When I was small
in the days of The Witch
my mother
cried down the payphone
at the end of the road
and my brother
didn’t understand.
Grey years passed
I passed a test
got into a grammar
in a second-hand blazer
and hand-me-down shoes.
Never boarded a plane til nineteen
no holidays
or trips abroad
no phone til I was ten.

Age twelve, I saw mum graduate
in Canterbury Cathedral
Nan so proud,
that ancient woman
once left black and blue
by a husband who rots
in his Llandygwydd grave
Dad’s dad,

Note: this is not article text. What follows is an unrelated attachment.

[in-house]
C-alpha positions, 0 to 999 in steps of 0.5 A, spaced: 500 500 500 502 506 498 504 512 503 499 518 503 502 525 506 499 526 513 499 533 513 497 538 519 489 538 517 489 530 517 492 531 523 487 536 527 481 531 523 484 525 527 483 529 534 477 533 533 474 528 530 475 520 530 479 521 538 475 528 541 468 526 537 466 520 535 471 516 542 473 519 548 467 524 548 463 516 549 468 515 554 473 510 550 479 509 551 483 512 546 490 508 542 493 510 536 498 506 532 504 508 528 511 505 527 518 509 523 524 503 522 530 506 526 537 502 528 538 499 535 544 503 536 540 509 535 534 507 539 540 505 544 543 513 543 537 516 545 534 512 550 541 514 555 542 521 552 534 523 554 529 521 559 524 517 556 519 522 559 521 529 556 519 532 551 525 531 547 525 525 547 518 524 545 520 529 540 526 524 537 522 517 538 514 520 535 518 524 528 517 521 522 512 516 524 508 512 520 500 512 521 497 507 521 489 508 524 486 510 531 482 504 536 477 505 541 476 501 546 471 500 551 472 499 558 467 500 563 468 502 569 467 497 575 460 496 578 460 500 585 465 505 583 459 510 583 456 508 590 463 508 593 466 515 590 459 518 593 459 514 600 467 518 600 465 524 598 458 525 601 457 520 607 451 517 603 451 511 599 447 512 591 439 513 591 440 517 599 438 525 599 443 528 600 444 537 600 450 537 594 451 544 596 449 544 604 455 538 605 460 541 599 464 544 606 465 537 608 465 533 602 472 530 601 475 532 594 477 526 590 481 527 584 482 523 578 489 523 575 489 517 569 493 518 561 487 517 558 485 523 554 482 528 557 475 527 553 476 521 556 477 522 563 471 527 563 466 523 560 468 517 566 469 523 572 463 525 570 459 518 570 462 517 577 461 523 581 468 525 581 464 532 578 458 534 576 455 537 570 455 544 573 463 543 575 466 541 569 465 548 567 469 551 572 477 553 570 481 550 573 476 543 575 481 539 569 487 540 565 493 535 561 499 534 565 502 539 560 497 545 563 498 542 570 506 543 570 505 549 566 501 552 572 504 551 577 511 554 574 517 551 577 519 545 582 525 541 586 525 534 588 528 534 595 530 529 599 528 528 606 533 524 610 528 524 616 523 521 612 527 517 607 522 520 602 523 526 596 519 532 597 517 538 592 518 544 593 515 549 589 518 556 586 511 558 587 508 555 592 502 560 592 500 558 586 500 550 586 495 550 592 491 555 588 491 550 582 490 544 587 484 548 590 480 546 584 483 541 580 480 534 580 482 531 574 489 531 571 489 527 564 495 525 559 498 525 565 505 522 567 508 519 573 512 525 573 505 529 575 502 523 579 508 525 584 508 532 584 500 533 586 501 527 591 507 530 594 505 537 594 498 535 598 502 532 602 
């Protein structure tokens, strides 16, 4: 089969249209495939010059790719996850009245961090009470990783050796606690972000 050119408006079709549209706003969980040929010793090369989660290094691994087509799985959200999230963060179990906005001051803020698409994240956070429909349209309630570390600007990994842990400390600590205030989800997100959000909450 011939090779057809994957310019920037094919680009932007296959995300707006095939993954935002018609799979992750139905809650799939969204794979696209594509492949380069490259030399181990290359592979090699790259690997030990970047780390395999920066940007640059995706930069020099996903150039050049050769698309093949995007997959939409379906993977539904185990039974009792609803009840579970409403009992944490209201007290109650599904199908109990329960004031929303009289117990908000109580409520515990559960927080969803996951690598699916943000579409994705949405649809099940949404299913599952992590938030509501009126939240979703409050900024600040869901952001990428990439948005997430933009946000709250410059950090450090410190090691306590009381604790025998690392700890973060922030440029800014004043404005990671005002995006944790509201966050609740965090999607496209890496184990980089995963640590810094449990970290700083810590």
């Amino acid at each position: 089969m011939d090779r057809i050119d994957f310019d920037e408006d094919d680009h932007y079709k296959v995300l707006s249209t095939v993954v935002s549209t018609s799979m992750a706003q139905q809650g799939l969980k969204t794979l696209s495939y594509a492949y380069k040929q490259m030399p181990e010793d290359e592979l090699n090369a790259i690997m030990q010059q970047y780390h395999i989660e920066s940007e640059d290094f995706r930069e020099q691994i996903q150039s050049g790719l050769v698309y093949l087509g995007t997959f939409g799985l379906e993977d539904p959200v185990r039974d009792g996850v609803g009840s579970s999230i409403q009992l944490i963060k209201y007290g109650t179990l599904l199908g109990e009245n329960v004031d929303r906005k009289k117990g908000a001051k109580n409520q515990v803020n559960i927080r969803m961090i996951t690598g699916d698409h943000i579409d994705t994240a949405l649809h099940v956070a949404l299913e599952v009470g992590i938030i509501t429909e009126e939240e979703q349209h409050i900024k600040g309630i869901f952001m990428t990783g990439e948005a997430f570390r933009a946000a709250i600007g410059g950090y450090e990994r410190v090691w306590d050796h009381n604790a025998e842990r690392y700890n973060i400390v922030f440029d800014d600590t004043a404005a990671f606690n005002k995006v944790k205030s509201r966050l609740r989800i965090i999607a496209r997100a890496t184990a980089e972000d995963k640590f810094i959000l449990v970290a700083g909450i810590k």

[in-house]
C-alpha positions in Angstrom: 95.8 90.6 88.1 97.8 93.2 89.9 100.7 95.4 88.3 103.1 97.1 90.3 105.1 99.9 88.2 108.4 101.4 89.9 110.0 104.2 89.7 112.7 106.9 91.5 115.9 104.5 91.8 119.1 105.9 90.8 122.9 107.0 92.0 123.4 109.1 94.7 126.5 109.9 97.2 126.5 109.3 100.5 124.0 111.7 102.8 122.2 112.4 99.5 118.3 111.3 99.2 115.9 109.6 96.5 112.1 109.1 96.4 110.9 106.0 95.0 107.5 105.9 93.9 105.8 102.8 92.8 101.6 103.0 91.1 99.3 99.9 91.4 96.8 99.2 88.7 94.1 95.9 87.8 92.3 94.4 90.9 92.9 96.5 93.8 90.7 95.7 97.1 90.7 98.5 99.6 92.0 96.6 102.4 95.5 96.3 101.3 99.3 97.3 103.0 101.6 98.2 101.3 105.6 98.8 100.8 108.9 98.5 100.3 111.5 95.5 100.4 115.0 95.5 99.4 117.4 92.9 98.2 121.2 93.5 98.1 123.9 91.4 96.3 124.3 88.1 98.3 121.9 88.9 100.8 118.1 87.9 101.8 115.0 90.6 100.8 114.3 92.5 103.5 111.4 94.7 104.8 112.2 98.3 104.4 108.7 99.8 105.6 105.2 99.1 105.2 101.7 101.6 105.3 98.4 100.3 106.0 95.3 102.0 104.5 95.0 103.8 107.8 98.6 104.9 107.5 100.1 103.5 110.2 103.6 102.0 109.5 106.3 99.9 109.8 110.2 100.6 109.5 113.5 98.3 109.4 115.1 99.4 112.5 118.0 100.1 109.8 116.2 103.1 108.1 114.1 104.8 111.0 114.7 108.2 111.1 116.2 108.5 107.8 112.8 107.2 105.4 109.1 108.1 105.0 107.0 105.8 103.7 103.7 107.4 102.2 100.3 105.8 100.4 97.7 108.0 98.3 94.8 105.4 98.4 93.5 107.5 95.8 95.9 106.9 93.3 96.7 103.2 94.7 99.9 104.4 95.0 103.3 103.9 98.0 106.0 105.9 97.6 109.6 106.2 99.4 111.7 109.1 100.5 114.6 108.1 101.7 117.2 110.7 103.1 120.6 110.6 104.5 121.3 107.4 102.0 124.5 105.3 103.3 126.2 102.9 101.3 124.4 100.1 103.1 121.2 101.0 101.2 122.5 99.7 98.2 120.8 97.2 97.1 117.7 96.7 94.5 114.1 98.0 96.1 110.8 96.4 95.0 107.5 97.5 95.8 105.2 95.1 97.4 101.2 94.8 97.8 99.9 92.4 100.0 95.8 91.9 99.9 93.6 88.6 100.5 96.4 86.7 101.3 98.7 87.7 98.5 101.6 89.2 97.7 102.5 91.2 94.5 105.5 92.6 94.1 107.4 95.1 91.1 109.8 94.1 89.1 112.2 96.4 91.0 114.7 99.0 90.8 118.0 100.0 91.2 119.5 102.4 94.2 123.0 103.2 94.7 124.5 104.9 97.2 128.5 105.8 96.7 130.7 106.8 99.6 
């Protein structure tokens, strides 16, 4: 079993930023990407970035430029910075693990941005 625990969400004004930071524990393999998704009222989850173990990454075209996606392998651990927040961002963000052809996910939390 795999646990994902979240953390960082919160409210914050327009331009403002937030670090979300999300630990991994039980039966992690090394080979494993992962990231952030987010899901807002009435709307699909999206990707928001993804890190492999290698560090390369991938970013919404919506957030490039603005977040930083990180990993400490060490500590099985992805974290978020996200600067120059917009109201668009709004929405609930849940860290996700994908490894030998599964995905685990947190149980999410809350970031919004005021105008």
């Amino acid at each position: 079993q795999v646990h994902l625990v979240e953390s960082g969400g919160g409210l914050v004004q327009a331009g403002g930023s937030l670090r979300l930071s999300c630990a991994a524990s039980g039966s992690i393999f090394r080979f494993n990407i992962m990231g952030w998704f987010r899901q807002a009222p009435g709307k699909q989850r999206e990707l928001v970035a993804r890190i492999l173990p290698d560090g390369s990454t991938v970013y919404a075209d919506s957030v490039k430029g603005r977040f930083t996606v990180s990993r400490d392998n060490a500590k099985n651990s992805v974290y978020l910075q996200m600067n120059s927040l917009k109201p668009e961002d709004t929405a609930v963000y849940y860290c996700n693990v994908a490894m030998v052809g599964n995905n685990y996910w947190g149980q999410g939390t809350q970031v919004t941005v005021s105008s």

got sucked under the Thames
drowned in ‘83
he was forty-five and I was foetal.
Jock was eaten by cancer in ‘71
when mum was seventeen.
Jen’s Michael stabbed
on a Walthamstow Saturday night
back in ’88.
Charlie died a boozer
Ulster shrapnel
still embedded in his leg.
Derek went in Sydney just last year,
estranged and alone.
My brother’s lost his job
down Margate way
and mum’s let all the old rooms
to lodgers
to pay the bills.

One summer I helped mum
root around the loft
found Jock’s
London cabbie badge
metal dulled with the years
(mum keeps it now on the shelf)
and Gary’s driving license
dated 1973.
I took the yellowed paper
to my dad
and all he said was
‘that was awful that day.
He was a union man
you know.’

I think about luck and privilege.
I’m alive
I’m white and male and educated

And I know I’m lucky